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Coronavirus: Hasty re-opening could send Canadians ‘back into confinement,’ Trudeau says

WATCH ABOVE: Canada "will not be paying" for sub-standard N95 masks, Trudeau says

WINNIPEG, Manitoba – Prime Minister Justin Trudeau warned on Saturday that if provinces move too quickly to reopen their economies, a second wave of the coronavirus pandemic could send Canada “back into confinement this summer.”

Trudeau, who represents a Montreal parliamentary riding, told reporters in a daily briefing that he is concerned about the virus’ spread in Quebec, the country’s biggest hotspot. He said any reopening should be gradual.

Although health officials have pointed to a flattening rate of daily cases in many provinces, Trudeau said Canada was “not in the recovery phase yet.”

READ MORE: Live updates on the coronavirus pandemic in Canada

“We are still in the emergency phase … The vast majority of Canadians will continue to need to be very careful.”

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Canada’s death toll rose 3.5 per cent to 4,628 from a day earlier, while cases approached 67,000. Nearly 60 per cent of Canada’s deaths have occurred in Quebec, where there are numerous outbreaks in nursing homes.

Quebec has unveiled plans to restart its economy gradually, but on Thursday pushed back for the second time the date when businesses can reopen in Montreal.

Coronavirus outbreak: Trudeau declines to say when federal supports for Canadians will end
Coronavirus outbreak: Trudeau declines to say when federal supports for Canadians will end

Canada’s high proportion of elderly deaths is a “national tragedy,” caused in part by housing up to four per room in nursing homes, said Canada’s Deputy Chief Public Health Officer Howard Njoo.

Some of Canada’s biggest individual outbreaks are in Cargill Inc and JBS SA beef plants in Alberta, forcing the companies to reduce production.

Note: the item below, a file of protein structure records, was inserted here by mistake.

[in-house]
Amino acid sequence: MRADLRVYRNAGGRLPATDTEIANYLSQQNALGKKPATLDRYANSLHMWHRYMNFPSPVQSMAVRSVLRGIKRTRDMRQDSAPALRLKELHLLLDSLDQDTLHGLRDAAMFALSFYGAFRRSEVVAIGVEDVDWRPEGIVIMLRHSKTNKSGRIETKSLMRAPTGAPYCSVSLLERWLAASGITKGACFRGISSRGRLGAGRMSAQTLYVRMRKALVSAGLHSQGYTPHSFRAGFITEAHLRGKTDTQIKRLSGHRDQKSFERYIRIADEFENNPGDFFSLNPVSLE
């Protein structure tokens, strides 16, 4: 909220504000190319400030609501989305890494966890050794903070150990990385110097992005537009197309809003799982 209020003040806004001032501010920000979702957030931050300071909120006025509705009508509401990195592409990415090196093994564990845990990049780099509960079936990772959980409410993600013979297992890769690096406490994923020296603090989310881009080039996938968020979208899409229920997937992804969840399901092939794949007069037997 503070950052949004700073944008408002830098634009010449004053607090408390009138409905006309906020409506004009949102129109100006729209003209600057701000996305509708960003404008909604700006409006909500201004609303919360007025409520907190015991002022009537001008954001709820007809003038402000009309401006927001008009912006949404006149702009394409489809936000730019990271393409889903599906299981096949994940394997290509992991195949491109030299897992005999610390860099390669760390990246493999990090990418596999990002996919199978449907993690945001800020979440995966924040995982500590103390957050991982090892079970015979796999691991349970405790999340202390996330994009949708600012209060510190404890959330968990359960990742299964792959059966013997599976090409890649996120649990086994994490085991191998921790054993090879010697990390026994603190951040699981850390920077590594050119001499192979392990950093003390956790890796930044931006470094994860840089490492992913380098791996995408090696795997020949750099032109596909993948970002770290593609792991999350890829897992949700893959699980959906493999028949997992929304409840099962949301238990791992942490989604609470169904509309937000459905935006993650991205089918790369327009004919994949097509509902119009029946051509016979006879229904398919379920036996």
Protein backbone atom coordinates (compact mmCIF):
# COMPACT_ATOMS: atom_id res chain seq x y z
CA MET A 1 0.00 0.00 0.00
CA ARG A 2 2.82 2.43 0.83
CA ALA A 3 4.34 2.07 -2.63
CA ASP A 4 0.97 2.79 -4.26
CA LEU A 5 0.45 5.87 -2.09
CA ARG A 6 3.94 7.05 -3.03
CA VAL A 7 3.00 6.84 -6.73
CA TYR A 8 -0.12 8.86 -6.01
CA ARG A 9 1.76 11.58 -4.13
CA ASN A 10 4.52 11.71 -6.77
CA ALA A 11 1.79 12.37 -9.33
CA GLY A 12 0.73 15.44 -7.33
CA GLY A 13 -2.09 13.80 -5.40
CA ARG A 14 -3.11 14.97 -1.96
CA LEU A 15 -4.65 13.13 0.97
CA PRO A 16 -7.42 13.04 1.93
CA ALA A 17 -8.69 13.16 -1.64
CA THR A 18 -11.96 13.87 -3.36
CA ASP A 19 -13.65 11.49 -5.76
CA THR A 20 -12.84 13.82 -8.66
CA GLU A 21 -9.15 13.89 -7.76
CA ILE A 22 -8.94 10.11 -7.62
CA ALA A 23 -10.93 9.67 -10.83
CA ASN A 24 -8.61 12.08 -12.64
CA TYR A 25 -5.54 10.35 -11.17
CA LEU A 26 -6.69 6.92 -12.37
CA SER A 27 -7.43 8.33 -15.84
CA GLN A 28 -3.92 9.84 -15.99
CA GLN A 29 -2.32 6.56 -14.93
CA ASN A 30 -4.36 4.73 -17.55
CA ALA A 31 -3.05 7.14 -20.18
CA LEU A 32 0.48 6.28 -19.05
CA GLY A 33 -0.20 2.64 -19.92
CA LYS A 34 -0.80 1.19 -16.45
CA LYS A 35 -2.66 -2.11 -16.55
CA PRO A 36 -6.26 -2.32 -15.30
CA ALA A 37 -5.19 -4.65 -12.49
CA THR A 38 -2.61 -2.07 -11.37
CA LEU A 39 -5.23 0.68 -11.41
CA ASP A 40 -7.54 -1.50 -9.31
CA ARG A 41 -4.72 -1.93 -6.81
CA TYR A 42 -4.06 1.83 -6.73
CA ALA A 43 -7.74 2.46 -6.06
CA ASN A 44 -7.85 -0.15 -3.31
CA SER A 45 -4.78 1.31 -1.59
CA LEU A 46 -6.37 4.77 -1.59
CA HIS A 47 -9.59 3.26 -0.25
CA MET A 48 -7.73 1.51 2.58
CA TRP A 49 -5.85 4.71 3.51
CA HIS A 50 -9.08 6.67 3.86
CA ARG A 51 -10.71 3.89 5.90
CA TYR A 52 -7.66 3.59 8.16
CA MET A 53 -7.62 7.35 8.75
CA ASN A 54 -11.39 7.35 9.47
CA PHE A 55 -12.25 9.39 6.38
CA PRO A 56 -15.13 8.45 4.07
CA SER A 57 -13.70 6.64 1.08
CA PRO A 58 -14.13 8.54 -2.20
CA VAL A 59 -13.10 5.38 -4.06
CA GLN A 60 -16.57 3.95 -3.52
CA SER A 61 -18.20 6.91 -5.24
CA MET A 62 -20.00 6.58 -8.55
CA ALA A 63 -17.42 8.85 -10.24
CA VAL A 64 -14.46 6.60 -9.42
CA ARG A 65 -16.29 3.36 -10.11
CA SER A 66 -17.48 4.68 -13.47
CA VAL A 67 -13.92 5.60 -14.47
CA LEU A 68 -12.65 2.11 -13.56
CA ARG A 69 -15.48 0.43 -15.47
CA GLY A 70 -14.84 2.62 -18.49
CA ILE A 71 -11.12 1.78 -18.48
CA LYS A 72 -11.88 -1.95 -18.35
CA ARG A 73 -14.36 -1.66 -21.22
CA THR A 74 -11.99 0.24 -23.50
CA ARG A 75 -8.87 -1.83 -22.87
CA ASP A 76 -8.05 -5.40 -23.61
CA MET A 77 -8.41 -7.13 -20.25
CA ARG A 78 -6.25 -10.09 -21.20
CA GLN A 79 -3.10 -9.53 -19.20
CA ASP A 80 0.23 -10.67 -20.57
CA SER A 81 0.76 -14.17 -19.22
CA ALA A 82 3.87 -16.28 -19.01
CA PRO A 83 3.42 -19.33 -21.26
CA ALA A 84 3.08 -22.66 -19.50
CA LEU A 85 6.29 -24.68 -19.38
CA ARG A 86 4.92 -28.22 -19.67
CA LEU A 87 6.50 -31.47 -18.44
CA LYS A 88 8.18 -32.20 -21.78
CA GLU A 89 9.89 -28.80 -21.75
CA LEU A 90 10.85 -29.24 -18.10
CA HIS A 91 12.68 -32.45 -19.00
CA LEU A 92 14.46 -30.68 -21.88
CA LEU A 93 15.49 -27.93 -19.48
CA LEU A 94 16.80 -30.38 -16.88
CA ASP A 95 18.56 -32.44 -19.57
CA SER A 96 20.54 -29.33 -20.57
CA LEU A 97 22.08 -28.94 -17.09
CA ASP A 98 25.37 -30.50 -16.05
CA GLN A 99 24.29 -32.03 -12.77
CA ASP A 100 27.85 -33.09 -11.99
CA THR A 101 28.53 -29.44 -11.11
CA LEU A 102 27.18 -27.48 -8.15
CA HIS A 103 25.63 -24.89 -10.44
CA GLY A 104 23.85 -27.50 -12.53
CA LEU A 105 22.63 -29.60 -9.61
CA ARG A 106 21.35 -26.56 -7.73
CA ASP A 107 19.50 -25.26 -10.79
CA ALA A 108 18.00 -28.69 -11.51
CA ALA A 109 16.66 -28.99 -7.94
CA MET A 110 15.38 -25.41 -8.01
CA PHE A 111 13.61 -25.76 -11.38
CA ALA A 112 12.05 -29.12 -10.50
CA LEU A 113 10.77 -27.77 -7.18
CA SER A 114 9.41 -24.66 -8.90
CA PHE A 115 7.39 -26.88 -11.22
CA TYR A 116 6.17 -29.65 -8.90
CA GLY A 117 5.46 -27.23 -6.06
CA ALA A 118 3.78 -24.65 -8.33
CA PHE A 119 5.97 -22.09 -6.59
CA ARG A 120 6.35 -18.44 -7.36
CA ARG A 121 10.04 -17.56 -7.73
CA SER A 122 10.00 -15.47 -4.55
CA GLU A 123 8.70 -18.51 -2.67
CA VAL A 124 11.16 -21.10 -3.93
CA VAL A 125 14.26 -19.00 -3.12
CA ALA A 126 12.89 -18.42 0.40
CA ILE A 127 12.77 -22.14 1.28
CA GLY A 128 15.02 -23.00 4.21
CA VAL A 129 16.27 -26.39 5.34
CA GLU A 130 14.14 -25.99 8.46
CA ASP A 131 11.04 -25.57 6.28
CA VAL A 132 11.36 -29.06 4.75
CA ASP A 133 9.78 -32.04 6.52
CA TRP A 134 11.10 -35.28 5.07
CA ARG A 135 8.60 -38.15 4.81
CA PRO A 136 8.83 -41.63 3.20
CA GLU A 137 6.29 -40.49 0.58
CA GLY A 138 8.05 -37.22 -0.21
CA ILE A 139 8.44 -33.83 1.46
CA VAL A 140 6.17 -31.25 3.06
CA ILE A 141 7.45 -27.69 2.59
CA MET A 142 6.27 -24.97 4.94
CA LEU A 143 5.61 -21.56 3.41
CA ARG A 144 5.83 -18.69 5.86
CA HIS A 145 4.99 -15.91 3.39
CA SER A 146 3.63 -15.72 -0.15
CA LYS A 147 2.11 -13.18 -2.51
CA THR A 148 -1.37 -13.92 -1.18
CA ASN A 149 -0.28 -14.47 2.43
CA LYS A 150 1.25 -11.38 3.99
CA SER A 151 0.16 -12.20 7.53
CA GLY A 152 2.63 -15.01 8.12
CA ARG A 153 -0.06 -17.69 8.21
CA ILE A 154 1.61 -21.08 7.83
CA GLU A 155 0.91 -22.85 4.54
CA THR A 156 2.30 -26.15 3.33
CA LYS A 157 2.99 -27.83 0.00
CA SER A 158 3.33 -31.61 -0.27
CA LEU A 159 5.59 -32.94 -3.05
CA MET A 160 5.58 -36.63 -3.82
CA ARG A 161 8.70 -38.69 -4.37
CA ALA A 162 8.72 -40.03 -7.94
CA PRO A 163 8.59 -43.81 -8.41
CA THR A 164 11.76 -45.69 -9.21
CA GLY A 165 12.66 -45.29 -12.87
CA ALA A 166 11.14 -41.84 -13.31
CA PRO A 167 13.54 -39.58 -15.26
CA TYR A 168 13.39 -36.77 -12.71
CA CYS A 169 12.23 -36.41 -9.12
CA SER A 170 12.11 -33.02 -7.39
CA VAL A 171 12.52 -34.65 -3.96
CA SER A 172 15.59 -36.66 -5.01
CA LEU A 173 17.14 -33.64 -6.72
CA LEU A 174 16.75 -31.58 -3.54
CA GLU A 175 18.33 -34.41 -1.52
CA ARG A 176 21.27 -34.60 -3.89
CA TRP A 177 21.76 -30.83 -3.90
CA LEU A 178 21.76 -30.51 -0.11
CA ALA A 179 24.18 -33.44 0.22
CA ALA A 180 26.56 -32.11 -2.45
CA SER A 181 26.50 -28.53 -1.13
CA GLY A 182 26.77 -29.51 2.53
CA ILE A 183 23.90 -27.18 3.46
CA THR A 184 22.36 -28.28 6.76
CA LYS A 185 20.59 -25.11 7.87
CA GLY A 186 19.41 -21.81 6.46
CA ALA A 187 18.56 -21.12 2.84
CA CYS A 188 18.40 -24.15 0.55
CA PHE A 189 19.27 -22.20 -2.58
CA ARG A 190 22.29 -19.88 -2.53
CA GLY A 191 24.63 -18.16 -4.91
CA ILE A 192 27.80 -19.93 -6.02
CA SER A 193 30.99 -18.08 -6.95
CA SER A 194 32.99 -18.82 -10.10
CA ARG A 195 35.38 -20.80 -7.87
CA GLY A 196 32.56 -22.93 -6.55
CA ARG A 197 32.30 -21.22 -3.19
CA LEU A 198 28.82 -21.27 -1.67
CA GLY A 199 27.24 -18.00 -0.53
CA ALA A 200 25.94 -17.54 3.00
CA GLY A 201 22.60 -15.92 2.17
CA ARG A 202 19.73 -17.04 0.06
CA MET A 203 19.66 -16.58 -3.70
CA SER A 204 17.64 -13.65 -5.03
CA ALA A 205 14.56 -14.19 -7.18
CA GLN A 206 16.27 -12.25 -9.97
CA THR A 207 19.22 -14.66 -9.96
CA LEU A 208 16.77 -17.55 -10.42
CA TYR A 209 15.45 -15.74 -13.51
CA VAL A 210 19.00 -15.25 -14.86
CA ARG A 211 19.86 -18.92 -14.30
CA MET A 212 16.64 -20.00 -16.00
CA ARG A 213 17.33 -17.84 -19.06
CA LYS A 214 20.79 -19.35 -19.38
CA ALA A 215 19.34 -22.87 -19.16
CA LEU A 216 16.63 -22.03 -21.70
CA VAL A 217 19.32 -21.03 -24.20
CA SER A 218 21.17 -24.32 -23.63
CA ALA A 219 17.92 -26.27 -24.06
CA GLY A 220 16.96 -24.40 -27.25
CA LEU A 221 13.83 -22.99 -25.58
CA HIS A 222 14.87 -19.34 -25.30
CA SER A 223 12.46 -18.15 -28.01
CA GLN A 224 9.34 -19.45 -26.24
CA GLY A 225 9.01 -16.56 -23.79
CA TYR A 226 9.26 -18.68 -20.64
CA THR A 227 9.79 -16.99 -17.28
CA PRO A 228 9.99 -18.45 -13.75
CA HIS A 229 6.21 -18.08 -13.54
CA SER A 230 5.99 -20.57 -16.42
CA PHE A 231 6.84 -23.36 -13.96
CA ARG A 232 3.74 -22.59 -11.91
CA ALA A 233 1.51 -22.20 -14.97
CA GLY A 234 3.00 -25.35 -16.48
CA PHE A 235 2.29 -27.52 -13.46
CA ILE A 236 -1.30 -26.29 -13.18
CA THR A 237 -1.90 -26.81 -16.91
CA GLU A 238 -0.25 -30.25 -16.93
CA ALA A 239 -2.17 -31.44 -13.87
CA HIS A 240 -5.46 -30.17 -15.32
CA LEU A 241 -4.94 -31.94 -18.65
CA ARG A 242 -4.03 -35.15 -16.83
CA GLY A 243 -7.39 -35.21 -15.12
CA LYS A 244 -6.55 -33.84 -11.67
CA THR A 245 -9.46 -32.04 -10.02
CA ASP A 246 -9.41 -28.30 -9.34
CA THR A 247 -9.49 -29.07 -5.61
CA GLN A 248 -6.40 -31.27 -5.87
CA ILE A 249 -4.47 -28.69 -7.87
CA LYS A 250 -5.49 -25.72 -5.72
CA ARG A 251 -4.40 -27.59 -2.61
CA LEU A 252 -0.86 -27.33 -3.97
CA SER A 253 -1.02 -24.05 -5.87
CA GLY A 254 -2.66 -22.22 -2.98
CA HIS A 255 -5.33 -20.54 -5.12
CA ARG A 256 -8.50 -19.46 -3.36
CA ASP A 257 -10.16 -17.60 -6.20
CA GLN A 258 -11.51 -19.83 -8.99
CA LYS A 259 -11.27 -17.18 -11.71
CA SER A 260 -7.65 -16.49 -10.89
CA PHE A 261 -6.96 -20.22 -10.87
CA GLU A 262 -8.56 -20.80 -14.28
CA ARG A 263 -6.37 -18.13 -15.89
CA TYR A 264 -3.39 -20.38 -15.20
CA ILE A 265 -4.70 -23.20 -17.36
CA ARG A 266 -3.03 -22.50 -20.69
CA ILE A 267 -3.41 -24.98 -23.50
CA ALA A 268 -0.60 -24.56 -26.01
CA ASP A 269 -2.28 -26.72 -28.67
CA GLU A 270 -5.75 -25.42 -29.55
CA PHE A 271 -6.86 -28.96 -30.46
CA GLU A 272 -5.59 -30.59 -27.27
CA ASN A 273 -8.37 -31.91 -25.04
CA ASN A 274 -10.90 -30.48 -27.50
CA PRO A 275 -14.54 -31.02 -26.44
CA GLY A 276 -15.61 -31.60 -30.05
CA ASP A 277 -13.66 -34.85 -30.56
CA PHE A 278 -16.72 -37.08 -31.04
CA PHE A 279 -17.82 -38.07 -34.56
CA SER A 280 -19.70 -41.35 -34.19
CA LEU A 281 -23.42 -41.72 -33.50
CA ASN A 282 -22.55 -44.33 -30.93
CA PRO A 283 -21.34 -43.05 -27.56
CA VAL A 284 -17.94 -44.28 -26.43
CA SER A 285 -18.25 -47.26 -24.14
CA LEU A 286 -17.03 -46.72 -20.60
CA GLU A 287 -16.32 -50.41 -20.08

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The situation has resulted in a glut of cattle but tight beef supplies.

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READ MORE: Coronavirus: Canada ‘will not be paying’ for sub standard N95 masks, Trudeau says

President Donald Trump said on Wednesday he had urged the U.S. Justice Department to look into allegations that the meatpacking industry broke antitrust law because the price slaughterhouses pay farmers for animals had dropped even as meat prices rose.

Canada will also take a “very close look” to ensure companies are not unduly profiting, Trudeau said.

Coronavirus outbreak: Trudeau says his government ‘laying the groundwork’ for Canadian economy to ‘come roaring back’
Coronavirus outbreak: Trudeau says his government ‘laying the groundwork’ for Canadian economy to ‘come roaring back’

“We need to make sure no one is profiting in an exaggerated way from this crisis,” Trudeau said. “We will take a very careful look to ensure that … no one is focusing on profit before supporting Canadians.”

Trudeau did not give specifics. The independent Competition Bureau reviews such concerns in Canada.

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Coronavirus infections are also multiplying in remote, indigenous communities, raising unique challenges for health officials.